branchiopod


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bran·chi·o·pod

 (brăng′kē-ə-pŏd′)
n.
Any of various aquatic crustaceans of the class Branchiopoda, such as the fairy shrimp and the water flea, characterized by a segmented body and flattened, leaflike thoracic appendages.

[From New Latin Branchiopoda, class name : Latin branchia, gills; see branchia + New Latin -poda, -pod.]

bran′chi·o·pod′ adj.

branchiopod

(ˈbræŋkɪəˌpɒd)
n
(Animals) any crustacean of the mainly freshwater subclass Branchiopoda, having flattened limblike appendages for swimming, feeding, and respiration. The group includes the water fleas

bran•chi•o•pod

(ˈbræŋ ki əˌpɒd)

n.
1. any crustacean of the class Branchiopoda, having gill-bearing appendages, as the fairy shrimp.
adj.
2. of or belonging to the class Branchiopoda.
[1820–30; < New Latin Branchiopoda. See branchia, -o-, -pod]
ThesaurusAntonymsRelated WordsSynonymsLegend:
Noun1.branchiopod - aquatic crustaceans typically having a carapace and many pairs of leaflike appendages used for swimming as well as respiration and feeding
crustacean - any mainly aquatic arthropod usually having a segmented body and chitinous exoskeleton
daphnia, water flea - minute freshwater crustacean having a round body enclosed in a transparent shell; moves about like a flea by means of hairy branched antennae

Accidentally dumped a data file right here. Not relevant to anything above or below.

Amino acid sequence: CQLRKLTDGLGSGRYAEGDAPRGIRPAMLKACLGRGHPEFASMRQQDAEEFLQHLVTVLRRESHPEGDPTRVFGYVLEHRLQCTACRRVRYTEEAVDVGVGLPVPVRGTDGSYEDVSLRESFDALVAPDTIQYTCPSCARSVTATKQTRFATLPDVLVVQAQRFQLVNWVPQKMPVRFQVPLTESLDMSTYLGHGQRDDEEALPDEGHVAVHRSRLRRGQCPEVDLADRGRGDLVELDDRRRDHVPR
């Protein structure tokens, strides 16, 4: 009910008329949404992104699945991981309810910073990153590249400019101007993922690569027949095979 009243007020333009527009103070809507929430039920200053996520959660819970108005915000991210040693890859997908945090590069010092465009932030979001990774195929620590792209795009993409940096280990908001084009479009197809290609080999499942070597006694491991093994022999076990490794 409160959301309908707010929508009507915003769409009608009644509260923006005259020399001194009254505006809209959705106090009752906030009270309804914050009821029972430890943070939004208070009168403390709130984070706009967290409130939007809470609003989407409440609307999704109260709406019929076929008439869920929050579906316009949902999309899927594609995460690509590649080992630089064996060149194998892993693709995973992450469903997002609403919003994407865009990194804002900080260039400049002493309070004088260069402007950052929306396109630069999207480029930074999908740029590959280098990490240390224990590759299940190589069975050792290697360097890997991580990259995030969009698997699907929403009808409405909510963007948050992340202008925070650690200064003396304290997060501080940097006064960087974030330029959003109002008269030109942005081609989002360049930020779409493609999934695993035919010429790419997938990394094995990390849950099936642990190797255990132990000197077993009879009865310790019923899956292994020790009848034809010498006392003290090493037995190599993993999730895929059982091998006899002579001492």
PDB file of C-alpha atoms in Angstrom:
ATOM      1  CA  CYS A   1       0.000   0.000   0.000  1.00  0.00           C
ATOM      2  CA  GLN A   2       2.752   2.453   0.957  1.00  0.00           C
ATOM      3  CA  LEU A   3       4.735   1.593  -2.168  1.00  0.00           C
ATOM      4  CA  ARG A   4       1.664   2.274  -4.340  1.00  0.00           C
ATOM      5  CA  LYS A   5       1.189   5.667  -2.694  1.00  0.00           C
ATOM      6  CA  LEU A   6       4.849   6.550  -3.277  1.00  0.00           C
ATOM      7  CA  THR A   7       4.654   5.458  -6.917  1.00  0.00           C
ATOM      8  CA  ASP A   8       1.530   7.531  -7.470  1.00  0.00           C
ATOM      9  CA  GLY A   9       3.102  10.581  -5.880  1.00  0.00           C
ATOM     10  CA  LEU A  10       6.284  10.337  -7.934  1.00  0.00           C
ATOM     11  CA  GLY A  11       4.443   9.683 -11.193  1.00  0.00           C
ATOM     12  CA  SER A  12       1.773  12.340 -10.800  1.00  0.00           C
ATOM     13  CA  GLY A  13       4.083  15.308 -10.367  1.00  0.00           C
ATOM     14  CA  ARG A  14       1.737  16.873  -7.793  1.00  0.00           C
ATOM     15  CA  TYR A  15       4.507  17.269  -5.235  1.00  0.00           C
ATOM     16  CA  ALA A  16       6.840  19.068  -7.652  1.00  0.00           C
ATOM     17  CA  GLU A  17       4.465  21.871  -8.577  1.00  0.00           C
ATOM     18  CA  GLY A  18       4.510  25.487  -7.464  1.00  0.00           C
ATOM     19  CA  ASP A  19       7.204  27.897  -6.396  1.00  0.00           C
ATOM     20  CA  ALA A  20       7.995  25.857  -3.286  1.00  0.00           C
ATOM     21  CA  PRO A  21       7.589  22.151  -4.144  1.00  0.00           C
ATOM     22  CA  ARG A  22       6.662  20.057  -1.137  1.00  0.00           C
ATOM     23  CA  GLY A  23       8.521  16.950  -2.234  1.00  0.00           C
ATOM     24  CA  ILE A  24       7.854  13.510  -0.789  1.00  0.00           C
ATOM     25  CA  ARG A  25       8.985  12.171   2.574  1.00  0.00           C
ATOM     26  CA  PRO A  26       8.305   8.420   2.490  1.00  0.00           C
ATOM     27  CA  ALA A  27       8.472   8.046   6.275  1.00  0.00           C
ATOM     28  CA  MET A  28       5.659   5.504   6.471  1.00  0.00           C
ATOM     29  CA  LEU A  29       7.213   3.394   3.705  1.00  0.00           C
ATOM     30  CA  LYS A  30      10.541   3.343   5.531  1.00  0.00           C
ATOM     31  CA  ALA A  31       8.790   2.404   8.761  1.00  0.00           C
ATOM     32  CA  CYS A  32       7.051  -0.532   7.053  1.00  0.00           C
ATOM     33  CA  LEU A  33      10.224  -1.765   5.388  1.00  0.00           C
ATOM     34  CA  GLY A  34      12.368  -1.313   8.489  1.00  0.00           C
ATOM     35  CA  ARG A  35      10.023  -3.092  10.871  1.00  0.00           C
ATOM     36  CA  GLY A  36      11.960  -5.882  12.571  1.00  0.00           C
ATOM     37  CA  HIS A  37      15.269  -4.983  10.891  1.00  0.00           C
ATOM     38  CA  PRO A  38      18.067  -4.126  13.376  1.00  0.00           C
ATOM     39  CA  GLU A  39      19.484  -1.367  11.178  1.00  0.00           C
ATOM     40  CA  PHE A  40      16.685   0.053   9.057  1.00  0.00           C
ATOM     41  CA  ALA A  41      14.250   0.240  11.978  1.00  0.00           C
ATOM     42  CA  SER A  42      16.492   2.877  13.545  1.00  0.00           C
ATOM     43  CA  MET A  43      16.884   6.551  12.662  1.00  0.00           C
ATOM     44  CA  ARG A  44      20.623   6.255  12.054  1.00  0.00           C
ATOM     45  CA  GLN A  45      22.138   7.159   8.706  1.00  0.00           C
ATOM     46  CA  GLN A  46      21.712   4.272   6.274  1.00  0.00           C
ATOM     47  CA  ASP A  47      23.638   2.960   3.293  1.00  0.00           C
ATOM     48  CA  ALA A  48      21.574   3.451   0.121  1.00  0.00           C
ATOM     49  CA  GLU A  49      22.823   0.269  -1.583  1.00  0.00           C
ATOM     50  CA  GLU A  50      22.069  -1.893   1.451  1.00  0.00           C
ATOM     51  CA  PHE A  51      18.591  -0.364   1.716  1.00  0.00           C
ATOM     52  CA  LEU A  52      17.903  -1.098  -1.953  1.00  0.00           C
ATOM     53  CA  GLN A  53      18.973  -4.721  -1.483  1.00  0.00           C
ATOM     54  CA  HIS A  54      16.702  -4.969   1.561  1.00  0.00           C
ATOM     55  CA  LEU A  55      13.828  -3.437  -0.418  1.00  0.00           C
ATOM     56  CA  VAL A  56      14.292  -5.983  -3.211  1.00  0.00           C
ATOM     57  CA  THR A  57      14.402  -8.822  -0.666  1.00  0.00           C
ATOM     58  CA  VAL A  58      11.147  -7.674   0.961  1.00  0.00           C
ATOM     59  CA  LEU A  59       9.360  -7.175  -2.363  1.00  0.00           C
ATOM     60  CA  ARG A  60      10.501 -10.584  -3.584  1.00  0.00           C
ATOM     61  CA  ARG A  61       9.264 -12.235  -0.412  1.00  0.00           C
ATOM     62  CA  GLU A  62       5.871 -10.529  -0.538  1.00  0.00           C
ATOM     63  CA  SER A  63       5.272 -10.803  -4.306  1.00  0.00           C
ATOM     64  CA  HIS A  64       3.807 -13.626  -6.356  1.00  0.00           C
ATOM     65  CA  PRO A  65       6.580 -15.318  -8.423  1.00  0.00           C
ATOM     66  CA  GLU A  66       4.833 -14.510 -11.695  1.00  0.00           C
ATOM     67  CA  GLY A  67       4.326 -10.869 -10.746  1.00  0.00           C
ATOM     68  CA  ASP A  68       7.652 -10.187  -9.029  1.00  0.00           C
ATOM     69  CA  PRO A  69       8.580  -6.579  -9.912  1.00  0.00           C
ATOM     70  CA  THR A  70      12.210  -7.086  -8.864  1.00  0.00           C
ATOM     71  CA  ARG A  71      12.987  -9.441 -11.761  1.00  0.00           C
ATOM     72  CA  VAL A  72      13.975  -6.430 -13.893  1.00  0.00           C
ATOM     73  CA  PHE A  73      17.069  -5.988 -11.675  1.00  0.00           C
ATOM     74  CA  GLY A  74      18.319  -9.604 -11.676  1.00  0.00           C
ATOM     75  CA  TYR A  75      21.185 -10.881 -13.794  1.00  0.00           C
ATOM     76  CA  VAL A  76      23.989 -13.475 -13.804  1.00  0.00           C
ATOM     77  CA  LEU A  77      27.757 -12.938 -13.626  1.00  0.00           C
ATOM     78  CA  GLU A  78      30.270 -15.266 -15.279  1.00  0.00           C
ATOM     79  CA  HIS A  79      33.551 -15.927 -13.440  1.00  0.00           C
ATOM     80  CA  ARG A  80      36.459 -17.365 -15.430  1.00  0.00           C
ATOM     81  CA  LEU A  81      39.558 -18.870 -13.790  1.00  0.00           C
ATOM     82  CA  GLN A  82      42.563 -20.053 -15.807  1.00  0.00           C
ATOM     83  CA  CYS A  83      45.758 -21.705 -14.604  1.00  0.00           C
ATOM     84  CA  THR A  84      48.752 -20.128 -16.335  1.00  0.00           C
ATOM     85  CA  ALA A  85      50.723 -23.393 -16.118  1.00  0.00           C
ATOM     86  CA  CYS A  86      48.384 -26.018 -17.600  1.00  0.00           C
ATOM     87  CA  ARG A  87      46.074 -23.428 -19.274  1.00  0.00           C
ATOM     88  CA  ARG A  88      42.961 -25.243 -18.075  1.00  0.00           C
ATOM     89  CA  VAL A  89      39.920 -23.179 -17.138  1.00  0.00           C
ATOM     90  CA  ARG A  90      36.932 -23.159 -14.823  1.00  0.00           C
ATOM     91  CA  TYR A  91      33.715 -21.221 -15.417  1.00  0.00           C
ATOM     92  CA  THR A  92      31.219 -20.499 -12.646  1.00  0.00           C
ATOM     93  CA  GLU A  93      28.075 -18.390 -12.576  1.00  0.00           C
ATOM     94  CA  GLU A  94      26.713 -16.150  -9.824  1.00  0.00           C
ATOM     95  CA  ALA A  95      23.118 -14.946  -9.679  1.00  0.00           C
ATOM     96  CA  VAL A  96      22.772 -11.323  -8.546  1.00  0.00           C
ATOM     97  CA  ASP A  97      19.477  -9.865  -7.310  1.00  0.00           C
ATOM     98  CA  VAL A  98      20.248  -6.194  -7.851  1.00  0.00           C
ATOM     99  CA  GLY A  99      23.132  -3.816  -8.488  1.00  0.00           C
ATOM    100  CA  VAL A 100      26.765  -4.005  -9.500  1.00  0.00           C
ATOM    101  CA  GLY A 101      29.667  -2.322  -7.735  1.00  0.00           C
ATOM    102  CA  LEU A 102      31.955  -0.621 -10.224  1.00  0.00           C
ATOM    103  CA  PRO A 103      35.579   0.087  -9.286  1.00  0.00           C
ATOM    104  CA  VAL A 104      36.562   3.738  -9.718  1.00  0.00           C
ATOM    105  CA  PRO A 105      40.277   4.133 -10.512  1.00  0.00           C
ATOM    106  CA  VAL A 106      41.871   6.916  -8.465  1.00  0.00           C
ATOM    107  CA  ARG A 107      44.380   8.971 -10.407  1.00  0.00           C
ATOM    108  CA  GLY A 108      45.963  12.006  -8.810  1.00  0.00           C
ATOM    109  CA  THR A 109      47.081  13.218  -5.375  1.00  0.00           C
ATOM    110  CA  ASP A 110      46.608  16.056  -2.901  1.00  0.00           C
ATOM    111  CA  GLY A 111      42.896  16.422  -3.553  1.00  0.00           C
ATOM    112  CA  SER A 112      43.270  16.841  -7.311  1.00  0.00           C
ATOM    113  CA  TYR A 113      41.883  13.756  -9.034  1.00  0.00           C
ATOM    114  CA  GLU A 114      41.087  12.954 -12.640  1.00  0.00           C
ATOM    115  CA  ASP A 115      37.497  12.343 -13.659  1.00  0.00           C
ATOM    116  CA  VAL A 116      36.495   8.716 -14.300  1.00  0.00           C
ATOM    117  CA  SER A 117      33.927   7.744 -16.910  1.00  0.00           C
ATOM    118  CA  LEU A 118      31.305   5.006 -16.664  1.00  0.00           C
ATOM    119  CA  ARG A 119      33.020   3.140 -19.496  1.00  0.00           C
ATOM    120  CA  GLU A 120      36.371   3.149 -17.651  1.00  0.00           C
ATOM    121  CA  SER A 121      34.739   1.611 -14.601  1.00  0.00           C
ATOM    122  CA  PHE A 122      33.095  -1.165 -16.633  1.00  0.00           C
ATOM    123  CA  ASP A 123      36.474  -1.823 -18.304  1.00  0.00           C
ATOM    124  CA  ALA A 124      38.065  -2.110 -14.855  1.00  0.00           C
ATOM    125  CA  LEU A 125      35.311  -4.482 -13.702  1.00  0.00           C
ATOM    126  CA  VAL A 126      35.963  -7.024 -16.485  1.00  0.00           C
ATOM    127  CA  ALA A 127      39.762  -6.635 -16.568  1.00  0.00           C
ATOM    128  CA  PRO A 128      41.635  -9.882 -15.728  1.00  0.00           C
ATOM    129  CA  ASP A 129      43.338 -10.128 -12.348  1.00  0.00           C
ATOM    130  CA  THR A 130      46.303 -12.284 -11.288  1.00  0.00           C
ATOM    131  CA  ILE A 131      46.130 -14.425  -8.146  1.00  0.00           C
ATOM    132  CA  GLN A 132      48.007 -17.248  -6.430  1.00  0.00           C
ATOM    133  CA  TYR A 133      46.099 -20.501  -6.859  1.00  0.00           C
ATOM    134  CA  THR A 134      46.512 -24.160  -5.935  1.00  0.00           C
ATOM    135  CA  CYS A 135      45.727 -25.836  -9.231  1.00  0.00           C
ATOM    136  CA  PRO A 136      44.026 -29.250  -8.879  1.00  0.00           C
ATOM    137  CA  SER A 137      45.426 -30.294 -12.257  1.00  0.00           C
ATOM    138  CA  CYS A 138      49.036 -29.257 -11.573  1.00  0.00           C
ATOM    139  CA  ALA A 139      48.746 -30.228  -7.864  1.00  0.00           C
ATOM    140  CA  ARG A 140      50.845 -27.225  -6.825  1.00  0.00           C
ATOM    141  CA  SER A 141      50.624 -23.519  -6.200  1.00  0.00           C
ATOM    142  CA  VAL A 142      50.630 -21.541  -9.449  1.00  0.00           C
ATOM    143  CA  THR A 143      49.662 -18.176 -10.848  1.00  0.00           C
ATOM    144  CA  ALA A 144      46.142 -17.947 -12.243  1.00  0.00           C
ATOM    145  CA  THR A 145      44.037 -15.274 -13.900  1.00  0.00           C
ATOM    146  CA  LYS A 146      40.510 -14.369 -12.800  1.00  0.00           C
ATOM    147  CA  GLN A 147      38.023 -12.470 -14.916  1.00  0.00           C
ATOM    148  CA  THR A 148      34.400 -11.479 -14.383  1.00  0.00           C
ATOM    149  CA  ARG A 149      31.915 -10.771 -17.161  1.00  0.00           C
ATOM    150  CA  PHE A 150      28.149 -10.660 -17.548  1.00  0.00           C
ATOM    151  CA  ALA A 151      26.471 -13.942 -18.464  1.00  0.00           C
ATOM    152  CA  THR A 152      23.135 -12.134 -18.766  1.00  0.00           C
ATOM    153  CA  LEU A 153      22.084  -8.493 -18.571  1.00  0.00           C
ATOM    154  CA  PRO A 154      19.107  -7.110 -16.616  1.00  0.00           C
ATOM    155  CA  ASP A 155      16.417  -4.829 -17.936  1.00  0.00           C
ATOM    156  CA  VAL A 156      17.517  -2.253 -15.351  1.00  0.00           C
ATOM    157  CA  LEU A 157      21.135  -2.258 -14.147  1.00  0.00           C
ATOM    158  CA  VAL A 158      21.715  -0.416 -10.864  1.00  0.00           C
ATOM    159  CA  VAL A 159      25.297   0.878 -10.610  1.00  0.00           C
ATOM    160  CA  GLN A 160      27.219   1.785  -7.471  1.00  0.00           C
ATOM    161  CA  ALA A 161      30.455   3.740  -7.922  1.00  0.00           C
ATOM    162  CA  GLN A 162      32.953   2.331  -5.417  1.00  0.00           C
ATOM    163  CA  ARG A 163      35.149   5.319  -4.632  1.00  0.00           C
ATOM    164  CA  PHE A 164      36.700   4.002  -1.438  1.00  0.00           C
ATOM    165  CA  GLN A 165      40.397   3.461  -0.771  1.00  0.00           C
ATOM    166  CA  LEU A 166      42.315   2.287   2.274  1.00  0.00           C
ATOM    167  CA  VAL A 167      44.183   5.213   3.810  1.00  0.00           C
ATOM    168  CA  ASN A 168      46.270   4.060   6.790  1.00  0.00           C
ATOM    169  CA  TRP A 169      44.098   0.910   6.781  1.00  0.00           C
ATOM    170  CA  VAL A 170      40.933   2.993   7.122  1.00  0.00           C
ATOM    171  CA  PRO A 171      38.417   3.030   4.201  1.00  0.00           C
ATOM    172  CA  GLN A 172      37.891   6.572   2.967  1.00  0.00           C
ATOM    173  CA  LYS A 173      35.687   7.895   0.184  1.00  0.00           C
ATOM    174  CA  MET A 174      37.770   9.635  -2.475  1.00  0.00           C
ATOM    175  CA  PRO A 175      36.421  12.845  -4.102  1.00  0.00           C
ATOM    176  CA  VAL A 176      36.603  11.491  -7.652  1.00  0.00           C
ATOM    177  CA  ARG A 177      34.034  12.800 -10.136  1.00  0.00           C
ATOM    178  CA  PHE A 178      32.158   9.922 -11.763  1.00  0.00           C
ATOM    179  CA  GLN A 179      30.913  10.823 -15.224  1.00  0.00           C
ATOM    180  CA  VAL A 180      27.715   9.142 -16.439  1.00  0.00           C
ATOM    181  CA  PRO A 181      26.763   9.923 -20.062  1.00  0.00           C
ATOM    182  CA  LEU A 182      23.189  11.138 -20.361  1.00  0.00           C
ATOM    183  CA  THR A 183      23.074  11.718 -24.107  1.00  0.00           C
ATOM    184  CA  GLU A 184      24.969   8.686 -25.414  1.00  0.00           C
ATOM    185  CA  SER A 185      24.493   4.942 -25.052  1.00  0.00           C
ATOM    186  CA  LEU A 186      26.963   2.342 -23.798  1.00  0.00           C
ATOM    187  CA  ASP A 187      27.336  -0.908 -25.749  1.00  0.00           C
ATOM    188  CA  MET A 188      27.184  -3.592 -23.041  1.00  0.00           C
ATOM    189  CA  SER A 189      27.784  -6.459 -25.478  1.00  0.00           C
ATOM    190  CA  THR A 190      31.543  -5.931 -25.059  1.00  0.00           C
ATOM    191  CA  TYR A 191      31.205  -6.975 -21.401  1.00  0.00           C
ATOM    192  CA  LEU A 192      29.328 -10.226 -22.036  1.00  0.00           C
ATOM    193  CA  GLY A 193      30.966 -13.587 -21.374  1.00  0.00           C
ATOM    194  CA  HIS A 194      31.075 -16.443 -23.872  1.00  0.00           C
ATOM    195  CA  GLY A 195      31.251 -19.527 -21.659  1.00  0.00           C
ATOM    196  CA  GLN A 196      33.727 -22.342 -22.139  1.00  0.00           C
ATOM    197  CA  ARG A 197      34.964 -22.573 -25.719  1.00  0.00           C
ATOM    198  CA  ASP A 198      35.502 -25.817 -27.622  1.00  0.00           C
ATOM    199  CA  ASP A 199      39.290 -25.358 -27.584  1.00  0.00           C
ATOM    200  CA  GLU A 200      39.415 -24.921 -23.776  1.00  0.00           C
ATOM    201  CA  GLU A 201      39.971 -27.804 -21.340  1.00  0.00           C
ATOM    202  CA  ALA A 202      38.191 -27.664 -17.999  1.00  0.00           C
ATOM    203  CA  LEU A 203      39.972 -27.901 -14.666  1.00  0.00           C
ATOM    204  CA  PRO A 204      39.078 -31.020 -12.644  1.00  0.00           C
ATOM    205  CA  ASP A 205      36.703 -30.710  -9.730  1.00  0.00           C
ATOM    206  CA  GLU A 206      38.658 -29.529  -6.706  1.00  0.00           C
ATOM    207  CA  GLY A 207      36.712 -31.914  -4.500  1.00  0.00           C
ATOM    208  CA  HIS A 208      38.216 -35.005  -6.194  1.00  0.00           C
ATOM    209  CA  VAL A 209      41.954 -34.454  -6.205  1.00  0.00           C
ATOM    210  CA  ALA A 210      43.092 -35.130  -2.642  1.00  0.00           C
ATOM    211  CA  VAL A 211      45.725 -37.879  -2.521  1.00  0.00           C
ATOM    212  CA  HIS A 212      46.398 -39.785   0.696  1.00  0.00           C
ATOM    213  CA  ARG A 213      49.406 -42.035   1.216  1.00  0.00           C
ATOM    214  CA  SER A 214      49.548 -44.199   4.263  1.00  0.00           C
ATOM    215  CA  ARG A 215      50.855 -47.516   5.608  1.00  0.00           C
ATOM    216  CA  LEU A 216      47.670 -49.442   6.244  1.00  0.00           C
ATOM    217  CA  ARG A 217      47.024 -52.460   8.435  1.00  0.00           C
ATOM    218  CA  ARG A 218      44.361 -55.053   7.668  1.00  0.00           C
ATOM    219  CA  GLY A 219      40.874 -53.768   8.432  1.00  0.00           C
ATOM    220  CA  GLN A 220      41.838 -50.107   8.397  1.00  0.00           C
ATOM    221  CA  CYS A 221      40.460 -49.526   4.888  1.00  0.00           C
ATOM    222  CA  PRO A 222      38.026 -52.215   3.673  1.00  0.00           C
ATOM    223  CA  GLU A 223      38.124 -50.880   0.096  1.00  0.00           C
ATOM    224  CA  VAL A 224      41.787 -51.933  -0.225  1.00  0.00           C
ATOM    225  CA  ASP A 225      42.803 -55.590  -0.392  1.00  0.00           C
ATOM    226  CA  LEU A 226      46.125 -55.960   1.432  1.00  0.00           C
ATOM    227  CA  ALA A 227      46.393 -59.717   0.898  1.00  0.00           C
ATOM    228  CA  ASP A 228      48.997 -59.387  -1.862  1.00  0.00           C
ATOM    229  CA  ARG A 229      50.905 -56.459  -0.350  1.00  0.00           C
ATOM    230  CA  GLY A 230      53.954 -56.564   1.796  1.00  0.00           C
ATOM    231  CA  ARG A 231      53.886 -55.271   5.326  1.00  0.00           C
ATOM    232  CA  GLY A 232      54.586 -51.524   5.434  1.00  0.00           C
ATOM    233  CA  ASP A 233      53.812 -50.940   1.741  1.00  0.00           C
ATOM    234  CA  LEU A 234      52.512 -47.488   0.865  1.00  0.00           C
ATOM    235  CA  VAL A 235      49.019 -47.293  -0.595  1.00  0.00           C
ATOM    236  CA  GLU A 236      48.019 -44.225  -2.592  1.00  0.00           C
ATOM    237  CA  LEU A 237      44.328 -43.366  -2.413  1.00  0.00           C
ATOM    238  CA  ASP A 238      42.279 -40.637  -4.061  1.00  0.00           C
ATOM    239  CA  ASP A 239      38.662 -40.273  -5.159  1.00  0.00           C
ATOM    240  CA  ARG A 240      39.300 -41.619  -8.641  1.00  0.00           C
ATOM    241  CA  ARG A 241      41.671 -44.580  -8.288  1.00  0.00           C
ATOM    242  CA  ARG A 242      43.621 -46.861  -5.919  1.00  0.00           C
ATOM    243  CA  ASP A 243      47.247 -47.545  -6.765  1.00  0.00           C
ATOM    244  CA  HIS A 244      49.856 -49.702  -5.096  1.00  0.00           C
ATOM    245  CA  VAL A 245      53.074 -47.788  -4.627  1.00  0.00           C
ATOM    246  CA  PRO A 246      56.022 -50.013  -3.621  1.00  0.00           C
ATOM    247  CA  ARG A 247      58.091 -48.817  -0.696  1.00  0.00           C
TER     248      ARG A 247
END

fairy shrimp - small freshwater branchiopod having a transparent body with many appendages; swims on its back
Artemia salina, brine shrimp - common to saline lakes
tadpole shrimp - a kind of branchiopod crustacean
Adj.1.branchiopod - of or relating to or characteristic of the subclass Branchiopoda
References in periodicals archive ?
Effects of a new photoactivatable cationic porphyrin on ciliated protozoa and branchiopod crustaceans, potential components of freshwater ecosystems polluted by pathogenic agents and their vectors.
2007), especially as the beneficial effect of the branchiopod Artemia in salt production and their use in aquaculture as a food source were well known (Dhont & Sorgeloos 2002).
The branchiopod brain consists of two connected parts with a third mass of tissue sitting behind the stomach.
They argue the fossil supports the hypothesis that branchiopod brains evolved from a previously complex to a more simple architecture instead of the other way around.
The study authors argue that the fossil supports the belief that branchiopod brains evolved from complex organisms into simpler ones.
Dispersal of large branchiopod cysts: potential movement by wind from the potholes on the Colorado Plateau.
Extant clam shrimp egg morphology: taxonomy and comparison with other fossil branchiopod eggs.
Studies on large branchiopod biology and aquaculture: Uptake of lead, cadmium, and zinc by the fairy shrimp, Branchinecta longiantenna (Crustacea: Anostraca).
Muscle development was also examined in the anostracan branchiopod Artemia salina.